After nearly an hour the screen door swings open and a shaved-head kid bounces down the steps and into the truck. Just out of basic, Henson thinks. Good luck, private. A short while later she comes out in her waitress outfit, tying up her ponytail under the porch light, Henson memorizing every contour of her face. He watches her taillights disappear before firing up the Cutlass and following her out. But instead of heading south for the trailer, he goes north up the highway and settles in the best he can with the pain in his side, a thousand miles and more before him.
It’s time to get out of here. It’s time to go home.
Paranoia creeps in. Henson imagines a statewide alert, graveyard-shift troopers itching to get a piece of him. He keeps the dial on the news stations but hears nothing of a homicide. Considers calling Ward but fears they’ve already gotten to him. A few days ago he had cleaned out of the trailer and started living out of the trunk, ready to go at a moment’s notice. If I don’t come back, he told Ward, tell them I dreamed of California. Better yet, Acapulco. Throw them off course, at least for a few days.
At a truck stop outside Nacogdoches, he bags up the bouncer’s jacket and the bloody clothes and drops them in a dumpster. When it’s time to pay for gas he uses his credit card at the pump, figuring it’s a better option than paying cash and having to present himself to a curious attendant. He won’t have the same option at a motel, so when he reaches Shreveport he pulls over at a rest stop, well away from the other vehicles, and puts his head back. Closes his eyes but knows he’s still too juiced to sleep, his mind churning over the day’s events …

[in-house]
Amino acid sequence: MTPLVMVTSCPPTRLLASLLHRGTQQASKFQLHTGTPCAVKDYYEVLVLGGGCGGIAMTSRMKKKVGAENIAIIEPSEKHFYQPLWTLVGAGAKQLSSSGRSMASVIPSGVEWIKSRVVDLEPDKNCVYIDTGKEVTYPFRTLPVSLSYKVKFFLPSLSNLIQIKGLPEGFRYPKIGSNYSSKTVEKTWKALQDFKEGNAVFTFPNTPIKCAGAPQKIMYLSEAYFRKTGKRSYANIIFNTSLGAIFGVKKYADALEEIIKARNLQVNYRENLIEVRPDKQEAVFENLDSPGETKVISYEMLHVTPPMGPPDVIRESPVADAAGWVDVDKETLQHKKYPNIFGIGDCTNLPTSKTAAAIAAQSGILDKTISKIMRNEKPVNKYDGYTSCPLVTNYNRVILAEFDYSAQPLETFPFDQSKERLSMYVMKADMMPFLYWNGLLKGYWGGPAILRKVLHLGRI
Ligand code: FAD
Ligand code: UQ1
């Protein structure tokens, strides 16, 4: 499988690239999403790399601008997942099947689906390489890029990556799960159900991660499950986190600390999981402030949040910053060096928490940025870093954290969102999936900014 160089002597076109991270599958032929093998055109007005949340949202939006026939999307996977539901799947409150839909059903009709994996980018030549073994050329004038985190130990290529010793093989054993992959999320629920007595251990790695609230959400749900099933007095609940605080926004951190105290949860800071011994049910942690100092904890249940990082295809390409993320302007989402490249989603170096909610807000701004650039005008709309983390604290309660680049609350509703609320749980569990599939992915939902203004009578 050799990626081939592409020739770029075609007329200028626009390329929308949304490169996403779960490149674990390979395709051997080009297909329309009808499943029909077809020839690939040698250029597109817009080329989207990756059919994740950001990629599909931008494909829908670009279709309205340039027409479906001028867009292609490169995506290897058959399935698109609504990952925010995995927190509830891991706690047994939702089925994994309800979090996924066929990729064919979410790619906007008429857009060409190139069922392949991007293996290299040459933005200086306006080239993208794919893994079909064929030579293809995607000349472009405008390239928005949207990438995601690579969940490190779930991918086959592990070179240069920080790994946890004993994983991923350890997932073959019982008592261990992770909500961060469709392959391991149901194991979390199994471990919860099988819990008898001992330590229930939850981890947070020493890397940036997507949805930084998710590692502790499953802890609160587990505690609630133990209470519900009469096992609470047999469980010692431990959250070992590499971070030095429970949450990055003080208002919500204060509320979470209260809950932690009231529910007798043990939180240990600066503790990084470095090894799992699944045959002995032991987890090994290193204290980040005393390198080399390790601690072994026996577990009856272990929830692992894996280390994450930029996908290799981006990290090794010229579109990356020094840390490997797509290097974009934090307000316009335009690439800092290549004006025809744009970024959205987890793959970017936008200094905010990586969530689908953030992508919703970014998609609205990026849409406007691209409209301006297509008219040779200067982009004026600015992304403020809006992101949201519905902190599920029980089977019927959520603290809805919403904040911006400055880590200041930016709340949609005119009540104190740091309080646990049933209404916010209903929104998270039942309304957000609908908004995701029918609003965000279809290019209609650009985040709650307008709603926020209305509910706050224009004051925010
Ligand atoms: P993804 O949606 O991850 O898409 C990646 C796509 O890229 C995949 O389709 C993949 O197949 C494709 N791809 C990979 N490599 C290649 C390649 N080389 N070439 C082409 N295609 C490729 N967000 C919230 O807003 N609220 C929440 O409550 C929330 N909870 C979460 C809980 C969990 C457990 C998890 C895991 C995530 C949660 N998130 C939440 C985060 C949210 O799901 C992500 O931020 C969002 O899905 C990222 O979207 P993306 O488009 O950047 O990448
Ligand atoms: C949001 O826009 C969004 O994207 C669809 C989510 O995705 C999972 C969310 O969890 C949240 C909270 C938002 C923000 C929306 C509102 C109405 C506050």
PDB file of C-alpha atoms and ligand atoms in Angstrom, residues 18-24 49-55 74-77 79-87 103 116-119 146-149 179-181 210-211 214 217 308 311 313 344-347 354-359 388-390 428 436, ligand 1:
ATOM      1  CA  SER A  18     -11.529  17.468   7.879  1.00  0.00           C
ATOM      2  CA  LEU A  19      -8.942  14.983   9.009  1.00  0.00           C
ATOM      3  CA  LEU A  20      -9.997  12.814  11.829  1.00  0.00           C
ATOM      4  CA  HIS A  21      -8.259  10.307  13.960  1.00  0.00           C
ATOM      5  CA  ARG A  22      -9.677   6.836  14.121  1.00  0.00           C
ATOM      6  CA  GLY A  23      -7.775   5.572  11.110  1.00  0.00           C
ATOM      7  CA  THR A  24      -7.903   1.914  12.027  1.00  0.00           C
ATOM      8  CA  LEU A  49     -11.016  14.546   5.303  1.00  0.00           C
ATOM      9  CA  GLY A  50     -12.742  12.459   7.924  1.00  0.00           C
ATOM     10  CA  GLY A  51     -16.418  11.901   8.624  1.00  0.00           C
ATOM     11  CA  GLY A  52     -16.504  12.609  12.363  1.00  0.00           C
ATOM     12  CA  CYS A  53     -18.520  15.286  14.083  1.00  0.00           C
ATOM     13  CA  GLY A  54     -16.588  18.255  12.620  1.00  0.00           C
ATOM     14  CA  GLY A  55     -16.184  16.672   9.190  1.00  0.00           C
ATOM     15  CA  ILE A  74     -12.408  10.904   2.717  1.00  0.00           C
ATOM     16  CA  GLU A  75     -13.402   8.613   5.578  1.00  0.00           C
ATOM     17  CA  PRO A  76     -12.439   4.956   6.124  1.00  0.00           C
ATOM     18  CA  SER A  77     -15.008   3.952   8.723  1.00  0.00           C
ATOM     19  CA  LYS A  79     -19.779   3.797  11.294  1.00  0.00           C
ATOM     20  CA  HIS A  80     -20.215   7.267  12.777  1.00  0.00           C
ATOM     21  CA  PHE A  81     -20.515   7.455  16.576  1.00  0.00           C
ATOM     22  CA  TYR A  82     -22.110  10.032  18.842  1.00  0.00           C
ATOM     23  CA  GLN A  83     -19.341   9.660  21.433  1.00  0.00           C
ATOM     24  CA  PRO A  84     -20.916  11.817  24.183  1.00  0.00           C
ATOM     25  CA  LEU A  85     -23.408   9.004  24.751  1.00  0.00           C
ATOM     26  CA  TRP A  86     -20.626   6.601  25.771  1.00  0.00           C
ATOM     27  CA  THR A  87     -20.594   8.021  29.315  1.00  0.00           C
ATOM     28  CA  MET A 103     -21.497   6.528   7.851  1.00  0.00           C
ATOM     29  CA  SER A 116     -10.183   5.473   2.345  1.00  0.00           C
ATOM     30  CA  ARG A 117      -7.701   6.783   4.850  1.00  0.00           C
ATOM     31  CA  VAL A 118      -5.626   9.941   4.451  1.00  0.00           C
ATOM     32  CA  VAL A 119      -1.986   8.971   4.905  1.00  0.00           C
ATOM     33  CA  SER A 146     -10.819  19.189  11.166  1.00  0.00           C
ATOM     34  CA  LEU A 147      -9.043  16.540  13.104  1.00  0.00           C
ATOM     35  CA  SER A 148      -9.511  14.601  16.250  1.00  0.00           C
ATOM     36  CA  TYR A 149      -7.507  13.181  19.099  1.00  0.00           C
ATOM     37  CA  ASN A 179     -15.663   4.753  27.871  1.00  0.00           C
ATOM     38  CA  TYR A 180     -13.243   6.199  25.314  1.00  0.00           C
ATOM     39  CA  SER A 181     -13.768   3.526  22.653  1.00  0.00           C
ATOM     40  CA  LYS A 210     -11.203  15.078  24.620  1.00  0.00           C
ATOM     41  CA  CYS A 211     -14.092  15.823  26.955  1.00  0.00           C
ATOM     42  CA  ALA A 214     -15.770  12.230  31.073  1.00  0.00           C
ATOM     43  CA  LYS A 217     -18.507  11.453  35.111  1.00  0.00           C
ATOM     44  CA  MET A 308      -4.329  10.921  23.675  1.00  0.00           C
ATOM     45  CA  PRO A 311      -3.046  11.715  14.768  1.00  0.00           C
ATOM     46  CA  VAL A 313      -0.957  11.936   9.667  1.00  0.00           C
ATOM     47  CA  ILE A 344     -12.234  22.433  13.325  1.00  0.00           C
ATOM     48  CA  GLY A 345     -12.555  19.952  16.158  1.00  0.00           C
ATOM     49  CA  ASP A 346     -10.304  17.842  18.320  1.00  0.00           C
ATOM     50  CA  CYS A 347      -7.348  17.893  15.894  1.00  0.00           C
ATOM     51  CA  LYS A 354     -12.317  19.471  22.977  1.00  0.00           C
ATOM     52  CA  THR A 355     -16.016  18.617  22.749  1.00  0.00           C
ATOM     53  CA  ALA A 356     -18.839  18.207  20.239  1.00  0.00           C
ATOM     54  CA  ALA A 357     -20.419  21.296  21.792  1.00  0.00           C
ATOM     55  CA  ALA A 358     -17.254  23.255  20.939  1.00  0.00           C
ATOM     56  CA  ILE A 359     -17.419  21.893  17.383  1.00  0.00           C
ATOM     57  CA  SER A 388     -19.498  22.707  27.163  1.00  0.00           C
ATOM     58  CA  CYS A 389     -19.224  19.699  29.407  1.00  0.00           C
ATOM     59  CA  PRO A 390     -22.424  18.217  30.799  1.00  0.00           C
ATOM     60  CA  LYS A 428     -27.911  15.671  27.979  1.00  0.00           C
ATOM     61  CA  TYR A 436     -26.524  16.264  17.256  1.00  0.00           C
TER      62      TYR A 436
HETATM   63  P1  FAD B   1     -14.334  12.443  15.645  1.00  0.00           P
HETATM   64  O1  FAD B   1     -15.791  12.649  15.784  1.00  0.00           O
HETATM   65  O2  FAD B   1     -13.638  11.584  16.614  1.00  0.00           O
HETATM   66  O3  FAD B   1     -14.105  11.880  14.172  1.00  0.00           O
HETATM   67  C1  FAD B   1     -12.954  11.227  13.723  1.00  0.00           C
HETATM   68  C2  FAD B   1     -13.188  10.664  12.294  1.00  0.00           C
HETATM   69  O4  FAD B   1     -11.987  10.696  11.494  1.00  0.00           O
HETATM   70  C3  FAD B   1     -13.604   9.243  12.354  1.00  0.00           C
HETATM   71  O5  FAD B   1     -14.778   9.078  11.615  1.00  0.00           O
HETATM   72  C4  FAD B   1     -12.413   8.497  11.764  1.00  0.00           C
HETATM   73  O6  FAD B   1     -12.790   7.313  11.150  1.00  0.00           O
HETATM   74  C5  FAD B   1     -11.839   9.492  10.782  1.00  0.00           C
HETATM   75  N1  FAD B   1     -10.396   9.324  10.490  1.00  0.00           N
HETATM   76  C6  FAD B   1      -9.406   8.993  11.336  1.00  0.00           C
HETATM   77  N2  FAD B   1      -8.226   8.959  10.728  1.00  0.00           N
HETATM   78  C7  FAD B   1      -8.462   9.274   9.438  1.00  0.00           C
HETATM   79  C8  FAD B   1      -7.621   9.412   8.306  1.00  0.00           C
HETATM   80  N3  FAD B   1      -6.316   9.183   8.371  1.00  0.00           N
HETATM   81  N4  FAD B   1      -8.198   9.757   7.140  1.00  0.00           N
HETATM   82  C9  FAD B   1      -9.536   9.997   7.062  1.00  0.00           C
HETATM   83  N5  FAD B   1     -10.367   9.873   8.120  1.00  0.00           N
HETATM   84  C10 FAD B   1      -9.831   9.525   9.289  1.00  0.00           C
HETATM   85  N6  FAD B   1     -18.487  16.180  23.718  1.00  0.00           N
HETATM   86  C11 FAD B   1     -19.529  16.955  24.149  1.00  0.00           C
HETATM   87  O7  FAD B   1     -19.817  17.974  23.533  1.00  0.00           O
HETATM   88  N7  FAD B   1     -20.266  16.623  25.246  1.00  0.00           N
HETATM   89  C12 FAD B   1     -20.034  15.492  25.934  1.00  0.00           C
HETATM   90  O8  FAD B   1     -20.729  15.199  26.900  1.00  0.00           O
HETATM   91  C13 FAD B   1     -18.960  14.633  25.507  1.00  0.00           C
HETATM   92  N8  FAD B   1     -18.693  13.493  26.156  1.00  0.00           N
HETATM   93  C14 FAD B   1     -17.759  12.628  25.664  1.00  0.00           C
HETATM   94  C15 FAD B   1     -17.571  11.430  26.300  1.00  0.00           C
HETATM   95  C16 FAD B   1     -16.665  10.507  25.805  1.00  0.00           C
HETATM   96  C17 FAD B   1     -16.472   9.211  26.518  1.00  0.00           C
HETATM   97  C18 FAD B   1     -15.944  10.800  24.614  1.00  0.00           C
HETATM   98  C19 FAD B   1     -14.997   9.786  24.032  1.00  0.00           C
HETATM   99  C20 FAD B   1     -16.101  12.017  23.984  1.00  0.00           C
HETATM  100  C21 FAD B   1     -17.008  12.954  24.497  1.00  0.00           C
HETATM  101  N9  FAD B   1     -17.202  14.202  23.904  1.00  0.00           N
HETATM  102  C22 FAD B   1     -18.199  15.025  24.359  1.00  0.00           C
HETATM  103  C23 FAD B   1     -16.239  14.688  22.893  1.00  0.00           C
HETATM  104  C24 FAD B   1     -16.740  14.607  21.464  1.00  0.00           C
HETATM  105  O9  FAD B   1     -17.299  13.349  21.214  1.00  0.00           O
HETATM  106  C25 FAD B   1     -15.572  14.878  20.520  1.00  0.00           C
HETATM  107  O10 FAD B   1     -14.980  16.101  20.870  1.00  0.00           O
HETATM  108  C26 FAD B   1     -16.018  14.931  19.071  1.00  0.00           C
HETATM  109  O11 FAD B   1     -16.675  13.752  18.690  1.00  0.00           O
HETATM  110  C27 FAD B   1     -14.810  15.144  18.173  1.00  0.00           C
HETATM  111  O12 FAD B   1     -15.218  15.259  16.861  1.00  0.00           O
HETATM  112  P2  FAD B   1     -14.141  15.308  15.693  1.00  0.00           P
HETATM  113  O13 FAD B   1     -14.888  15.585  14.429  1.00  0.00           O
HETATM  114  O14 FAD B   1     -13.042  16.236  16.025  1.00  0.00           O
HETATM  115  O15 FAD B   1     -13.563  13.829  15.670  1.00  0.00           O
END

… And wakes with a start. In the dream, Len is on the couch watching television when Sylvia approaches. He sits up. Runs his hands up her thighs and under her skirt, slipping off her panties. She guides his hand, eyes closed. Henson’s mother sits at the kitchen table, along with a collection of aunts and uncles and cousins, all of them watching. And Henson is there, suddenly, seated at the familiar table but unable to get anyone’s attention. His family can only stare and smile contently, as if watching a tender exchange of vows instead of a porn show. Henson jumps up and runs for the couch, screaming, swinging his arms, anything he can think of, but is unable to stop his best friend from fucking his girl.
Henson killed at least thirteen men in the desert, several of them civilians. The man who kept him out of the shit, kept them all out of the shit, in fact, was Lars. Unlike the ass-kissing brass in Baghdad, Lars understood the gray area of urban warfare, the split-second verdicts that had to be made a dozen times a day.
Lars is a fellow Midwesterner, living alone in a faded pink house in downtown Fort Wayne. He has a college degree and not much else. His wife left him for a Mercedes salesman while he was off leading the surge. Henson raps on the door and walks in with a six pack and a newspaper.
“Lars,” he says.
“That’s Captain to you, Sergeant.”